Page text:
Are you still anti-ketchup? Oh yes. Ketchup is for kids (or fries). It really just hides the flavor of the beef with all of that sweetness. It's mustard or nothing for me.
In 2006, the weirdest burger you'd ever had was the gyro-meat-topped one at Western Steakburger. What's the craziest one you've had since then? That is still high on my "weird list," but soon thereafter I met the Nutburger of Matt's Place in Butte, Montana. The Nutburger opened my eyes to the possibilities of a wacked-out topping that still leaves the integrity of the burger intact. Imagine crushed, salted peanuts mixed with Miracle Whip that's spread on a burger. I love America.
Most overrated and underrated burgers? I know last time I called the In-N-Out burger the most overrated, but I've changed my tune since then. I also had Oprah's friend Gayle King pissed off at me for saying that. I have always loved the double-double at In-N-Out but was commenting on its overrated cult status. I guess I'm part of the cult now. Unfortunately, it's the burgers at Burgerville in the Pacific Northwest that are overrated. I know they are a "green" burger chain and all that, but I tried three burgers at three different locations and they all failed me. Great shakes, though. The most underrated burger has to be the double with bacon at Steak 'n' Shake. I get so much crap for loving this place, but they really do make a great, classic, thin-patty wonder.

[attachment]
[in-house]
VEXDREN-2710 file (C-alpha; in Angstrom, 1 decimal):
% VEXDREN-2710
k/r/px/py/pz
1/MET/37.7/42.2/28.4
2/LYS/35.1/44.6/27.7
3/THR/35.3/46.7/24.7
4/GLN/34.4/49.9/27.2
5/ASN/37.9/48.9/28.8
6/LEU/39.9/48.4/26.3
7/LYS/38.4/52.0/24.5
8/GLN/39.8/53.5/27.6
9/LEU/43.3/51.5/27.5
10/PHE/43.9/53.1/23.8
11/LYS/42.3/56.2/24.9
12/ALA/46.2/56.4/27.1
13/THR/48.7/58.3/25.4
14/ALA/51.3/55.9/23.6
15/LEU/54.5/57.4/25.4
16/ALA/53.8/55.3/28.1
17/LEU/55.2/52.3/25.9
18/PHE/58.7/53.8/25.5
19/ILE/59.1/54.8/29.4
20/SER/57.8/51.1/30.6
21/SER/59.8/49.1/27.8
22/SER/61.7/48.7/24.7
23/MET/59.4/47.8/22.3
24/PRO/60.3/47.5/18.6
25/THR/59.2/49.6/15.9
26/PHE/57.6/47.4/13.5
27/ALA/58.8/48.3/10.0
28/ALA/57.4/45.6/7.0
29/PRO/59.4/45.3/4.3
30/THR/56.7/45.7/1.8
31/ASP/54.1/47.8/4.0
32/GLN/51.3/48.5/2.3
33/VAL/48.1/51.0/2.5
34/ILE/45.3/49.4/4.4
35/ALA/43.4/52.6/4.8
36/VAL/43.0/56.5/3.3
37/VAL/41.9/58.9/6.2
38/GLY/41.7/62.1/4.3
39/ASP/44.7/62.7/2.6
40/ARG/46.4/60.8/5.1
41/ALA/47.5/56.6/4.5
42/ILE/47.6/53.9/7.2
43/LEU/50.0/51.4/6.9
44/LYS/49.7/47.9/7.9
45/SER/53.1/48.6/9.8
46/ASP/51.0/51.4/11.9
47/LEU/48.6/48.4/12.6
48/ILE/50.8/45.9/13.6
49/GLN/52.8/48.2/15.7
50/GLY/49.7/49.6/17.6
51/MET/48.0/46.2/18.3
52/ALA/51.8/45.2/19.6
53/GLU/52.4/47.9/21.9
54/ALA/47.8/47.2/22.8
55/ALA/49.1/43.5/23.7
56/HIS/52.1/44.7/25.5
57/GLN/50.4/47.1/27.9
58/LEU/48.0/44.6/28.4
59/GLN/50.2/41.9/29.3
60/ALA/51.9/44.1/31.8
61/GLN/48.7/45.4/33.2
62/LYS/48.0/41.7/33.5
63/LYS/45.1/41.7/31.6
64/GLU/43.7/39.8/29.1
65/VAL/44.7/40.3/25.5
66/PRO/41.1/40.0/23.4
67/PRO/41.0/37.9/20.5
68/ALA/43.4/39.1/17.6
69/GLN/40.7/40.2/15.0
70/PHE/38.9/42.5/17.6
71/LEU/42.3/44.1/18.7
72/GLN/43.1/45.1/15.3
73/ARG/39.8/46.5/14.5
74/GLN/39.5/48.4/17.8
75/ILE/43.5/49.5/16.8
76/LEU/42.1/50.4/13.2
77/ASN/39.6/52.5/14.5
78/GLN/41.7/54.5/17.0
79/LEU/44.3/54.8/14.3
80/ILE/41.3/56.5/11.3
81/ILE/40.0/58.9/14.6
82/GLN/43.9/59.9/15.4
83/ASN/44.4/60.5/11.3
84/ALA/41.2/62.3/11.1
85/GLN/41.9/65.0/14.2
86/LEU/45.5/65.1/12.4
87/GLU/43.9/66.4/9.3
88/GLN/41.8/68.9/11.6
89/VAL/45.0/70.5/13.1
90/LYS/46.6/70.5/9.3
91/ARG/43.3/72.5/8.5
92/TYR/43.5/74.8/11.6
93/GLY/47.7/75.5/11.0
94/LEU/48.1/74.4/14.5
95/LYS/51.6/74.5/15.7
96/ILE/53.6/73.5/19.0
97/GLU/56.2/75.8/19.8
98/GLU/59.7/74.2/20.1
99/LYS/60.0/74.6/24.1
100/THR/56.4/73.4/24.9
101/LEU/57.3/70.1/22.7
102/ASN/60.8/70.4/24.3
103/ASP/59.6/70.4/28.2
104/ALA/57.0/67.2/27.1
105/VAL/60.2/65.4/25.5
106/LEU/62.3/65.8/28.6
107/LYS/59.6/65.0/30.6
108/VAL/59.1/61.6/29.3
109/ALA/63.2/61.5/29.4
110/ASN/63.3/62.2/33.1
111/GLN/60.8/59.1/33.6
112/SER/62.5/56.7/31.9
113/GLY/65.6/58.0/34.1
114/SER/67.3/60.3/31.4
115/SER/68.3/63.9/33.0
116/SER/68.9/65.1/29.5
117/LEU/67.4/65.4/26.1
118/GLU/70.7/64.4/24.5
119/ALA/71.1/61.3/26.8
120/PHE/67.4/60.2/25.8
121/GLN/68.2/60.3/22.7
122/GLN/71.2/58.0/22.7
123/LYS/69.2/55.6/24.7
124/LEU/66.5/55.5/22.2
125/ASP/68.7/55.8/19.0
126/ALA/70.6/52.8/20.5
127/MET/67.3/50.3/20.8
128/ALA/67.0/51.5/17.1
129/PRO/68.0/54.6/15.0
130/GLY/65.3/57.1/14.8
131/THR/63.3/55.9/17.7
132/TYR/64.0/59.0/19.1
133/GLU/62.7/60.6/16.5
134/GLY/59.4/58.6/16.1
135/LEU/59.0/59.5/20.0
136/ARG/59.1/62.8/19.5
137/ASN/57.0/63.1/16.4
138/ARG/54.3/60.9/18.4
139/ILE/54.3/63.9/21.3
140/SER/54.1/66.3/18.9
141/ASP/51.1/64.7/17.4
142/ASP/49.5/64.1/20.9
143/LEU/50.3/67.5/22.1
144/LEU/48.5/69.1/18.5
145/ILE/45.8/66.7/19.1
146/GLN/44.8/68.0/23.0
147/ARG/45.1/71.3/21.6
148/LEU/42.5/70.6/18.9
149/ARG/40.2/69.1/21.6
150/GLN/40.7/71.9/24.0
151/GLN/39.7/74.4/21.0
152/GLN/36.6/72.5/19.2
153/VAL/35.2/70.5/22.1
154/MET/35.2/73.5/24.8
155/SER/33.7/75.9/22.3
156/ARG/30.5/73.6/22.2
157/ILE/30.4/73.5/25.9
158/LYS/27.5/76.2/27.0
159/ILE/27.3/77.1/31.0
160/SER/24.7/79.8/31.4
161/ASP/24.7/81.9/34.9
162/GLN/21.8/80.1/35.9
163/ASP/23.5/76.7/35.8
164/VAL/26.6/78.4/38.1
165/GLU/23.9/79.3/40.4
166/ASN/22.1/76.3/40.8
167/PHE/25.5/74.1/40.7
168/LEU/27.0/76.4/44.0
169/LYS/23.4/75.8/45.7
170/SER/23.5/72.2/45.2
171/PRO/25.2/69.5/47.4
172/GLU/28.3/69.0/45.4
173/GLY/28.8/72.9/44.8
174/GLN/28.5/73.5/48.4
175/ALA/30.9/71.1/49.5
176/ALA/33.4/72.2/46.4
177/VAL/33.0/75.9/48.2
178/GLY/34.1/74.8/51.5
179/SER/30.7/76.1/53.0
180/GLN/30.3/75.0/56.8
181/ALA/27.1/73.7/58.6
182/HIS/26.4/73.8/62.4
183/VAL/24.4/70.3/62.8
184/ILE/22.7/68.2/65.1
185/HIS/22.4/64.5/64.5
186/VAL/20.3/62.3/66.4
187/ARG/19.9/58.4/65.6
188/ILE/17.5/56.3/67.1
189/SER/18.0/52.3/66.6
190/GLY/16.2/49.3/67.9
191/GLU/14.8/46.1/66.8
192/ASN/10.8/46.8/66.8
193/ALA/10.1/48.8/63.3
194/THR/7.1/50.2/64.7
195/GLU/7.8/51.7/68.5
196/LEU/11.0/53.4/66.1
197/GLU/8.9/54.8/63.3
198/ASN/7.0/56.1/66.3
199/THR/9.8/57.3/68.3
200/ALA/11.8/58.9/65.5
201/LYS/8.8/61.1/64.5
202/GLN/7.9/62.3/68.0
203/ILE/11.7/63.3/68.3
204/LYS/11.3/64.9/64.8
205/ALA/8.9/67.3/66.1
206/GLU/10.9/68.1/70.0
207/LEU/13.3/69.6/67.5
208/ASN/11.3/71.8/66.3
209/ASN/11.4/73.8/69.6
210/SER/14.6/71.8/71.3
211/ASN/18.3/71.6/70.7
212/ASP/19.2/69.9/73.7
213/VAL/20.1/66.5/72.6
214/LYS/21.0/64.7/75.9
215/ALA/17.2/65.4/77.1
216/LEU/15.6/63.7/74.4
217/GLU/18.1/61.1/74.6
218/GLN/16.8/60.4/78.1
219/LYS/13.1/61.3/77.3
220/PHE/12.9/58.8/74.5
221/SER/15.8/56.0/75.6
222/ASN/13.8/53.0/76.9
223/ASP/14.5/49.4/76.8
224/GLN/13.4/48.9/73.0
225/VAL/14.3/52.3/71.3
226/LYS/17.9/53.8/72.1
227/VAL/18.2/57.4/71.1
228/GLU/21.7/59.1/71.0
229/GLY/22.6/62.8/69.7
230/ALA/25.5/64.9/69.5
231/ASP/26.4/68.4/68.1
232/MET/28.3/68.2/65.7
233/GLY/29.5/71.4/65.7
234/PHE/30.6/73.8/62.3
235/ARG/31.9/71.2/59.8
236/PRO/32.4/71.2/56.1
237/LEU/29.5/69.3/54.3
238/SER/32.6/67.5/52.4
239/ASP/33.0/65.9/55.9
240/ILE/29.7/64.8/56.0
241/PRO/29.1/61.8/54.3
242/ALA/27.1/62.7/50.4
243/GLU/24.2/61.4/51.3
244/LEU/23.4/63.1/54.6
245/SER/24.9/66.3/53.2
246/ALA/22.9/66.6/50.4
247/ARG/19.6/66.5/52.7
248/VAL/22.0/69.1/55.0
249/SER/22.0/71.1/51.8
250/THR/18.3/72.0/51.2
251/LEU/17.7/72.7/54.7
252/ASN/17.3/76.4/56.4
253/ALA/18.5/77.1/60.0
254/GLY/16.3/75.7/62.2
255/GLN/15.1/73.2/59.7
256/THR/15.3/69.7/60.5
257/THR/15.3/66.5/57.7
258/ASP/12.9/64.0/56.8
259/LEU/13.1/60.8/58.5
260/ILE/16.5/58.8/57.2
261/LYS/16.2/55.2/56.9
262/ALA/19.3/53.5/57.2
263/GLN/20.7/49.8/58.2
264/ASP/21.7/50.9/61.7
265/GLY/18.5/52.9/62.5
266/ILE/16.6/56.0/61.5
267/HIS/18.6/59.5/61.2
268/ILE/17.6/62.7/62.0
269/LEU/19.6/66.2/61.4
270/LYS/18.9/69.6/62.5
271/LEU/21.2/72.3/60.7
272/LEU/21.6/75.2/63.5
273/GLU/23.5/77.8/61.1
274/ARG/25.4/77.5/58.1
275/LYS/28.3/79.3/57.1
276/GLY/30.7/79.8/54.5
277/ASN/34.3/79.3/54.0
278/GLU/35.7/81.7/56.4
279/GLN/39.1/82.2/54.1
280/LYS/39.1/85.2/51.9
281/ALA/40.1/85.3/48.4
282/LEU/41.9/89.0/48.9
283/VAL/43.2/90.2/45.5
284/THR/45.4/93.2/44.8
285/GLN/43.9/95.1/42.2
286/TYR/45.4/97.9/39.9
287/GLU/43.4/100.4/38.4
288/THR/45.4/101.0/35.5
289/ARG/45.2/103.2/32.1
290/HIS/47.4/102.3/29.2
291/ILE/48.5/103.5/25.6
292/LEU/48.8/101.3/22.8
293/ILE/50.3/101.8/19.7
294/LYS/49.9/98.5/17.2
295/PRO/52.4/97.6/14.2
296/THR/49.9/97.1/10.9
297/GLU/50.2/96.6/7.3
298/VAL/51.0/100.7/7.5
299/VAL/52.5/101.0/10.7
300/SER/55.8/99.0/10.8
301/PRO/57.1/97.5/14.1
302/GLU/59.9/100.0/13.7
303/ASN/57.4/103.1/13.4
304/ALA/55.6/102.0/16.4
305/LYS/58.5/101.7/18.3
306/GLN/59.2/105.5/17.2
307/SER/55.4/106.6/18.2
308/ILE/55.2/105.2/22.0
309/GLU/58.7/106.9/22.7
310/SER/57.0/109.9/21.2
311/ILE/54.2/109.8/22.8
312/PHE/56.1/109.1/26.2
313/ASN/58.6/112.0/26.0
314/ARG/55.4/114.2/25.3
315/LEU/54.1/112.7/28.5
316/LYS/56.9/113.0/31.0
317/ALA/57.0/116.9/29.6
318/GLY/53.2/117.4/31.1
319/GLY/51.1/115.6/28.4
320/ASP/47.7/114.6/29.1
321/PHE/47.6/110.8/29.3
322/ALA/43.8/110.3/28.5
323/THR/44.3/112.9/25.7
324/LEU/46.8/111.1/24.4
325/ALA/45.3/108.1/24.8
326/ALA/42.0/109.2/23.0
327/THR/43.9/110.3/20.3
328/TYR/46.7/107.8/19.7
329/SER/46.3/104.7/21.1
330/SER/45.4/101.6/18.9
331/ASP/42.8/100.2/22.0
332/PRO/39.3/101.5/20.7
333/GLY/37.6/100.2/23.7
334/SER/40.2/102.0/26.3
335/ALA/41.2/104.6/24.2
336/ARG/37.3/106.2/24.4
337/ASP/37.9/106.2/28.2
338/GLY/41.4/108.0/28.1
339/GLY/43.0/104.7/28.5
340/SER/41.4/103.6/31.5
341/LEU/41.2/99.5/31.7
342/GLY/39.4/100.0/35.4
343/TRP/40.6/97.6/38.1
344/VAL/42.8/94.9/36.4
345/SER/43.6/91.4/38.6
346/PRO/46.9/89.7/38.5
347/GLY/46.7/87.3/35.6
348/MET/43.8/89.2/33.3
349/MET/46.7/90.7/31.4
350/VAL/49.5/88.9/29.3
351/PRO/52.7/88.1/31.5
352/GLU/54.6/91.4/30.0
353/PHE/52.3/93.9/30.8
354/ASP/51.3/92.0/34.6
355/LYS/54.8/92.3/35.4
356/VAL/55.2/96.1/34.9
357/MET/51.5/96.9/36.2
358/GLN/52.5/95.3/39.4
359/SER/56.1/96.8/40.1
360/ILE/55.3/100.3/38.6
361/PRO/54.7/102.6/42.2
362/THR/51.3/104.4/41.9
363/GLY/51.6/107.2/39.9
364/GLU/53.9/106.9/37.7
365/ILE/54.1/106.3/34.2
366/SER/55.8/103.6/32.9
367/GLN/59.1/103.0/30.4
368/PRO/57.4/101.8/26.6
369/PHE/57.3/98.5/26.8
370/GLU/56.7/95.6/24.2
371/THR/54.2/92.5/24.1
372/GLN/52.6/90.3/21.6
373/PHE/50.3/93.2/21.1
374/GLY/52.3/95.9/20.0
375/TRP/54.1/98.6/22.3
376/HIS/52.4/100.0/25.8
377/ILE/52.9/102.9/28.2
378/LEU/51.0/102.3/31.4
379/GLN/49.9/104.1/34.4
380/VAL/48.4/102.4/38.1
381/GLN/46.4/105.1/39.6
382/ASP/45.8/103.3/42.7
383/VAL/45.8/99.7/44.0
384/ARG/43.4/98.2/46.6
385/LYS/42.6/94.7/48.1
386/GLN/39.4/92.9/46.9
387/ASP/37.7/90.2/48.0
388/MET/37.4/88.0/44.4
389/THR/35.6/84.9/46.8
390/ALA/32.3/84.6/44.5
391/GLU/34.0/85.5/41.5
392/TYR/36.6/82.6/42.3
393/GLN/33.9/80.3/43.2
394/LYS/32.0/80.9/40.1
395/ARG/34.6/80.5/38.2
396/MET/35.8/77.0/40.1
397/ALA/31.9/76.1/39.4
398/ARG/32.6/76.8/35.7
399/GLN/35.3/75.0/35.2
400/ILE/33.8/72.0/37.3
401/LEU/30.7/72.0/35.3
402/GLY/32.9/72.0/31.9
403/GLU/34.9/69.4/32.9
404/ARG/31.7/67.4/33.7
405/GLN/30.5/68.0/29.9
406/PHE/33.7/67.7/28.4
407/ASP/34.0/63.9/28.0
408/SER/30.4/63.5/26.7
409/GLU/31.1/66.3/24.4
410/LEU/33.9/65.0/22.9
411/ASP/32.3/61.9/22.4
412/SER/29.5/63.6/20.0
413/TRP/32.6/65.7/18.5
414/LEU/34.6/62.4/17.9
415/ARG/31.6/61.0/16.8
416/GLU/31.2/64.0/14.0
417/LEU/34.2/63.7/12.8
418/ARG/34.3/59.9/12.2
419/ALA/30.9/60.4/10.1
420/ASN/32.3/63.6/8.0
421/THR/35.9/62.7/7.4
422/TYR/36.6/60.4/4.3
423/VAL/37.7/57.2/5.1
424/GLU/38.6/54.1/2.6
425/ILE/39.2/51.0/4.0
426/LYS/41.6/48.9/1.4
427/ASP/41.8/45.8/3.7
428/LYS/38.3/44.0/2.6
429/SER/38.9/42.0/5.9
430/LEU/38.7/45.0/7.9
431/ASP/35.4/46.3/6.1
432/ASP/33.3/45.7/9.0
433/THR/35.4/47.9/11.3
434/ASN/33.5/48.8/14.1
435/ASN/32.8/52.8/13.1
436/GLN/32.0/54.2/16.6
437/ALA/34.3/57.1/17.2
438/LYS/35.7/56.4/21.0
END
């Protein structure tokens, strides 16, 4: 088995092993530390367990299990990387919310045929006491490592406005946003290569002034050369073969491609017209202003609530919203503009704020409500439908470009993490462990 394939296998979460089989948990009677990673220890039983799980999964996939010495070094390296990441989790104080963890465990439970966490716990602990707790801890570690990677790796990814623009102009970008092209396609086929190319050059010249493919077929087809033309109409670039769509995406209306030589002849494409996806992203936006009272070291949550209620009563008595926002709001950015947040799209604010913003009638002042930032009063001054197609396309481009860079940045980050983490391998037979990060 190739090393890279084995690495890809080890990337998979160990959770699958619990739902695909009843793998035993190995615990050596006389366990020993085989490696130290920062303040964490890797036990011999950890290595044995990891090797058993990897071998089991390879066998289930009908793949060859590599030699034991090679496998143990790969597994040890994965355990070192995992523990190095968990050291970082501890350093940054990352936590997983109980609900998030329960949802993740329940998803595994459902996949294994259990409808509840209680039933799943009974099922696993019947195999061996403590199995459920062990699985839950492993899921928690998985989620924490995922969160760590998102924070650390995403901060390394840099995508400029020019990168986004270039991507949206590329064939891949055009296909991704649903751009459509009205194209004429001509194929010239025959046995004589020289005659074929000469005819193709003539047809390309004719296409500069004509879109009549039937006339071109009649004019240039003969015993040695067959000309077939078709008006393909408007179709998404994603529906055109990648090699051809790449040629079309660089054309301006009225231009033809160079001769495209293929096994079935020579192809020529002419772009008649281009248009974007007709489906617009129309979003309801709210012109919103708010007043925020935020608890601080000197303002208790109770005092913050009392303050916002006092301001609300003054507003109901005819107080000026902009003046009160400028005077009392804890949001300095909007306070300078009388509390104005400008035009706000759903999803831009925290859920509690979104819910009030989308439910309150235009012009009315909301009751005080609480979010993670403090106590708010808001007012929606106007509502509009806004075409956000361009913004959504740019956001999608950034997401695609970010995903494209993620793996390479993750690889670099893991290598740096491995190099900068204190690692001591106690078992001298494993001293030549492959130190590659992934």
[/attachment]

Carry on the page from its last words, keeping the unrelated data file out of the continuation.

Wait! What? When did Gayle call you out? She called me out on her show when she had me on! She did call me her new best friend, though.
Are you sick of burgers yet? Hell no. My love of the American hamburger grows by the day.
Are you sick of talking about them? Not really. Someone has to, right?
Can you share the Motz Burger recipe with us? Sure thing. It's all about simple, fresh ingredients and it's really about how you make the burger, not so much what goes into it. Harry Hawk [at Water Taxi Beach in Long Island City, New York, where they're served] takes 80/20 Angus chuck steaks and grinds them right at the griddle. Quarter-pound scoops of ground beef are placed on a flattop griddle set to 420°F (the meat is never touched or "formed" into a patty). After the meat hits the griddle it is smashed only once into a flat patty and left to cook, roughly two minutes per side. Harry toasts buns with butter (sometimes) then serves the burger with a dollop of his chipotle-mayo Schnäck sauce.